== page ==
Tuesday, February 1, 2011

Bringing Some Flavors of New Mexico into My Iowa Home

I love the Southwest. For those of you new to my blog, I used to live in various places throughout the Southwest, from El Paso, TX, to Alamogordo, NM, to Tucson, AZ.

Sure it's dry, brown, hot. But it's beautiful in its starkness. There's something amazing about the wide open spaces, the turquoise blue skies, the sunsets rich in reds, golds, raspberries, peaches, the billions of stars in the nighttime sky, the fresh, clean smell the rain imparts on the copper landscape.

I love it all.

Anyway, I've been kinda homesick for my beloved Southwest. Maybe it's because of the winter storm Mother Nature is bestowing on the Midwest, where I now live. Maybe it's because of the readings from the Native American Literature class I'm taking.

Regardless of the reason, I'm homesick.

So, when I take a break from all the reading I have to do for my literature classes, I'll sometimes flip through a beautiful book called Tony Hillerman's Landscape, with breathtaking photos of Navajo country. Or maybe I'll take a look at an old issue of New Mexico Magazine.

Know what? In looking through New Mexico Magazine's June 2010 issue, I found an ice cream recipe that I'd marked and had really wanted to try. The flavor combination made me think it'll taste like that "perfume" of New Mexico that I miss so much.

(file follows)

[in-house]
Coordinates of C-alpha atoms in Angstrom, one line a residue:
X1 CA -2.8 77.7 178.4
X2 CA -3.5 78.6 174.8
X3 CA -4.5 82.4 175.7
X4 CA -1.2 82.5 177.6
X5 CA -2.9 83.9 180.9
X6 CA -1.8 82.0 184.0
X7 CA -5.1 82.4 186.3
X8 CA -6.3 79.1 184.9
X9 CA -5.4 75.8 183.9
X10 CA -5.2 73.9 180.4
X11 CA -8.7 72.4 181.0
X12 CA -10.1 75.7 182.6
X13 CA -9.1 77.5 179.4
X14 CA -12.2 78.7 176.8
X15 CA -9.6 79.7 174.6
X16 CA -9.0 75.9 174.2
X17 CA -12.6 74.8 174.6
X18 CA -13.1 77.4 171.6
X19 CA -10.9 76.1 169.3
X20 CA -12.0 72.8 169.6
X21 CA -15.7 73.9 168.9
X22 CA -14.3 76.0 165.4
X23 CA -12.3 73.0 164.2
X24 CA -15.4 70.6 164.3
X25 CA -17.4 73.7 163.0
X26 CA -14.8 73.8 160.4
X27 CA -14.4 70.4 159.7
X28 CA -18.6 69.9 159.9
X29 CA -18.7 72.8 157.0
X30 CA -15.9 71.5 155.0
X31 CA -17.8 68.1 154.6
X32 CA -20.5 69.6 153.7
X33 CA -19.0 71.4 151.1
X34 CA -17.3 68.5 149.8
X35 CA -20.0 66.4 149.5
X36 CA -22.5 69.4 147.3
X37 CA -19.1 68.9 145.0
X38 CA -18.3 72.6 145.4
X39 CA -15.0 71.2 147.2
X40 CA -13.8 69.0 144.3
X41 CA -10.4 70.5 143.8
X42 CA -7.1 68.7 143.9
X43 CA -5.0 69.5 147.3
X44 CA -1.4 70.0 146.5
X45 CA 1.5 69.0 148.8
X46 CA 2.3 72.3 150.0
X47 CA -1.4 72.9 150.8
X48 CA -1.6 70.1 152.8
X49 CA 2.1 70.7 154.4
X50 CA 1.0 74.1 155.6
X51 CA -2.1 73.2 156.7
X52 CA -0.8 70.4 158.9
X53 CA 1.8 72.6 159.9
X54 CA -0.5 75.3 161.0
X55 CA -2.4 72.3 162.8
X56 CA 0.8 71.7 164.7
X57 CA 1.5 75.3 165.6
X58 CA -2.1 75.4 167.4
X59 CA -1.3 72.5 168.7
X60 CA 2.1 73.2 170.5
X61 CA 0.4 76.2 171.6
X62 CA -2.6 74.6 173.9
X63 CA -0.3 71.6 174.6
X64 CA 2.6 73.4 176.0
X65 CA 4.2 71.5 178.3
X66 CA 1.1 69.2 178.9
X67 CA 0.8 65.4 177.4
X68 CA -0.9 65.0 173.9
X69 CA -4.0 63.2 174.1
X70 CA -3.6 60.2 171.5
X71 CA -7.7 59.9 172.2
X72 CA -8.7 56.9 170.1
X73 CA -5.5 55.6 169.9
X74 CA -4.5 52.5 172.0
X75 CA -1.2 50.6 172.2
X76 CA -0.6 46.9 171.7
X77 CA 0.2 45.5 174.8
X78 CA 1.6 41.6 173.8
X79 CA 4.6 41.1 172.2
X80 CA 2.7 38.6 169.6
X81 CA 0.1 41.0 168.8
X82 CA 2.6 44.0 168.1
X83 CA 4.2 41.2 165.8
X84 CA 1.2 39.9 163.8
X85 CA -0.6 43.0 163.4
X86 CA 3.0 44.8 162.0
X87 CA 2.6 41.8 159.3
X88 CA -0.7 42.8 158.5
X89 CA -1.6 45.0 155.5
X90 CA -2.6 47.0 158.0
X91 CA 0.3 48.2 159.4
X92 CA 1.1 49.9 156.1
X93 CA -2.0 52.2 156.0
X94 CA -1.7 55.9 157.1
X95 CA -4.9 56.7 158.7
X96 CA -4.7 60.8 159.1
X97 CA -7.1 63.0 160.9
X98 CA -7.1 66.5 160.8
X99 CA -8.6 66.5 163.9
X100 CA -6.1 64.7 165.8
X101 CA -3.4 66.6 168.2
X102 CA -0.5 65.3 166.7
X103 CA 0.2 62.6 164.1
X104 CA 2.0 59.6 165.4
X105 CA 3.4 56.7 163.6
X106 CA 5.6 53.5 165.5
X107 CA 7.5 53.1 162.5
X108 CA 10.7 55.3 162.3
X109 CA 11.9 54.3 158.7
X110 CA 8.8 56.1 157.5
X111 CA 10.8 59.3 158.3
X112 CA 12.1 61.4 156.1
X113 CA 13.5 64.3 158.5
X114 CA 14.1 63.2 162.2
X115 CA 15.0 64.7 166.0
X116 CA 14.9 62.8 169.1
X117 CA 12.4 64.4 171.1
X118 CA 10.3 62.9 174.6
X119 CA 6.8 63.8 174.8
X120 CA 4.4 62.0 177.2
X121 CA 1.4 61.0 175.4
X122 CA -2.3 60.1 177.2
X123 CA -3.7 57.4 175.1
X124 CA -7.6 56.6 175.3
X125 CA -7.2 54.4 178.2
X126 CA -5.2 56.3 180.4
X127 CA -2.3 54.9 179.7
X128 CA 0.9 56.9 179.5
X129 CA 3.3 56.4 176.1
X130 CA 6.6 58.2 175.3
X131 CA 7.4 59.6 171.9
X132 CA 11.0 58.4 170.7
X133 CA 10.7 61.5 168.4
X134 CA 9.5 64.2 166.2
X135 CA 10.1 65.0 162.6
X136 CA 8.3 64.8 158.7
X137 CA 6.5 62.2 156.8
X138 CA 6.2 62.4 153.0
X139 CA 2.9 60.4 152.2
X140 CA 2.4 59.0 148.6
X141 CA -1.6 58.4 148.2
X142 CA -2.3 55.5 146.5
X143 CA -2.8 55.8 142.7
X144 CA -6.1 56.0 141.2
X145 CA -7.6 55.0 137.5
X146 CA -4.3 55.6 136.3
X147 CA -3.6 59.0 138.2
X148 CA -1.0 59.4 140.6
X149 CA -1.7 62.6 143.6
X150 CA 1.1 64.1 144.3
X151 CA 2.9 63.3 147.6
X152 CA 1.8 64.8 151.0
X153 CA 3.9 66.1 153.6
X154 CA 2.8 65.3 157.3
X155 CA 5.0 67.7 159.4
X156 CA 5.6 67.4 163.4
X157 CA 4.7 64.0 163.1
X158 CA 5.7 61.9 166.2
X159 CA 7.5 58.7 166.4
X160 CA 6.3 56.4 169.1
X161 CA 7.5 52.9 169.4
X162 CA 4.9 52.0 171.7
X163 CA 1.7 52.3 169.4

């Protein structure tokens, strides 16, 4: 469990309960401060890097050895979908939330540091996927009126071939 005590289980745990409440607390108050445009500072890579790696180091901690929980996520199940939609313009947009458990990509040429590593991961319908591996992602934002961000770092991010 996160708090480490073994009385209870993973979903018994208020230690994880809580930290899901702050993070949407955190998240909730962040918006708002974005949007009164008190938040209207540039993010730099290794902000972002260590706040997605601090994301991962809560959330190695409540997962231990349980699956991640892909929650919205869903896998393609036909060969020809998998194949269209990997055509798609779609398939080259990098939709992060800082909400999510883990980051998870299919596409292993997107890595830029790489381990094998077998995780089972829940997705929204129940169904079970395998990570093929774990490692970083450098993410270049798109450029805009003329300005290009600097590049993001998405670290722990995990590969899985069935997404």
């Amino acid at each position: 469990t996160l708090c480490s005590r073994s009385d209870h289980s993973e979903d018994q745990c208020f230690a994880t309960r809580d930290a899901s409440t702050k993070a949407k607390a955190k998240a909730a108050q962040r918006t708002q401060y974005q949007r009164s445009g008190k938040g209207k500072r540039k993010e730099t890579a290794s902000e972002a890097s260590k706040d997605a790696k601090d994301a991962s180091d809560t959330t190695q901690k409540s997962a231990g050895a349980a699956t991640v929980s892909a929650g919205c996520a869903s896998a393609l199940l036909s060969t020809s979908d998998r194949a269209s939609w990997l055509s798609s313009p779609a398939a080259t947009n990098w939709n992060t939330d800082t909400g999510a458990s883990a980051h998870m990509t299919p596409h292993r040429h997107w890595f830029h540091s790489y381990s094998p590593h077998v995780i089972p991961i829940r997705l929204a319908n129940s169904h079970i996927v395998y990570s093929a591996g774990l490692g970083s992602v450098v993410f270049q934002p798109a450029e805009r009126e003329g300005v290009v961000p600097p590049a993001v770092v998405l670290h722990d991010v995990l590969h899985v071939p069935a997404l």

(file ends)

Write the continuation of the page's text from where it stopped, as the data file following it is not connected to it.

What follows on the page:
Well, one thing led to another, and somehow I still haven't yet tried it. But, since I've been missing New Mexico so much lately, I may have to try it, even with Old Man Winter literally howling at my door.

This recipe is for Taos Cow Lavender Ice Cream. The recipe is courtesy of Jamie Leeson, owner of Taos Cow Ice Cream Company. He was kind enough to allow me to post the recipe here. 

Taos Cow Lavender Ice Cream

  • 16 oz heavy cream
  • 16 oz skim milk
  • 1 cup brown sugar
  • 3 to 4 egg yolks
  • 2 tsp vanilla
  • 1 tablespoon ground culinary lavender flowers
  1. Heat cream and milk in the top of a double boiler.
  2. Add sugar. 
  3. When sugar is dissolved, add egg yolks.
  4. Still heating, mix completely, but do not let boil. 
  5. Add vanilla and lavender flours.
  6. Pour mix into ice-cream maker and freeze, according to manufacturer's instructions. 
-Makes about a quart.

-Garnish with lavender flowers, piƱon nuts, or fine chocolate sauce.

Now doesn't that sound awesome?!

Taos Cow Ice Cream Company is located in northern New Mexico, in downtown Arroyo Seco on the road between Taos and Taos Ski Valley. They're open every day from 7:00 AM to 7:00 PM. Their phone number is (505) 776-5640.


Lisa @ Two Bears Farm said...

Well hey, now there's something I could make out of the lavendar in our yard. Only not right now, because it's not in bloom.

Beth Dunn said...

That icecream reminds me of the movie "It's Complicated." Yum!

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